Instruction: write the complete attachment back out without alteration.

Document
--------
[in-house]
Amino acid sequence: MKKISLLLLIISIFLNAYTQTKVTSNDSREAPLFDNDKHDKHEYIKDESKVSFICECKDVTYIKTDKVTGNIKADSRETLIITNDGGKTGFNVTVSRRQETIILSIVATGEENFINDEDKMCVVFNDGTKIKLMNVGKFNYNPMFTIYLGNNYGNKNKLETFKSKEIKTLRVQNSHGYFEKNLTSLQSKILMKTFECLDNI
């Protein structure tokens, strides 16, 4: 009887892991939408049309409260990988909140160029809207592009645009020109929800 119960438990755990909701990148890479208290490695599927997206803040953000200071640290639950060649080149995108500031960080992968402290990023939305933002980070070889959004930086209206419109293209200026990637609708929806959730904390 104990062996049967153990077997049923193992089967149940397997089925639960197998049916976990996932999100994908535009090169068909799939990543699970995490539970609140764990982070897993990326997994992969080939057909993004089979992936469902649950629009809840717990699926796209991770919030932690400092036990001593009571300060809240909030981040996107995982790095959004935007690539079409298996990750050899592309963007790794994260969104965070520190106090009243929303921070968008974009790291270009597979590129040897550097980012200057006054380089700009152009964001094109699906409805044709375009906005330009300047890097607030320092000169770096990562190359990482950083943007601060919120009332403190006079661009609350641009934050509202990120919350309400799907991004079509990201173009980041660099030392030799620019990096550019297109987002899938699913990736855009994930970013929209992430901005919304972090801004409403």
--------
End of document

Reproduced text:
[in-house]
Amino acid sequence: MKKISLLLLIISIFLNAYTQTKVTSNDSREAPLFDNDKHDKHEYIKDESKVSFICECKDVTYIKTDKVTGNIKADSRETLIITNDGGKTGFNVTVSRRQETIILSIVATGEENFINDEDKMCVVFNDGTKIKLMNVGKFNYNPMFTIYLGNNYGNKNKLETFKSKEIKTLRVQNSHGYFEKNLTSLQSKILMKTFECLDNI
């Protein structure tokens, strides 16, 4: 009887892991939408049309409260990988909140160029809207592009645009020109929800 119960438990755990909701990148890479208290490695599927997206803040953000200071640290639950060649080149995108500031960080992968402290990023939305933002980070070889959004930086209206419109293209200026990637609708929806959730904390 104990062996049967153990077997049923193992089967149940397997089925639960197998049916976990996932999100994908535009090169068909799939990543699970995490539970609140764990982070897993990326997994992969080939057909993004089979992936469902649950629009809840717990699926796209991770919030932690400092036990001593009571300060809240909030981040996107995982790095959004935007690539079409298996990750050899592309963007790794994260969104965070520190106090009243929303921070968008974009790291270009597979590129040897550097980012200057006054380089700009152009964001094109699906409805044709375009906005330009300047890097607030320092000169770096990562190359990482950083943007601060919120009332403190006079661009609350641009934050509202990120919350309400799907991004079509990201173009980041660099030392030799620019990096550019297109987002899938699913990736855009994930970013929209992430901005919304972090801004409403």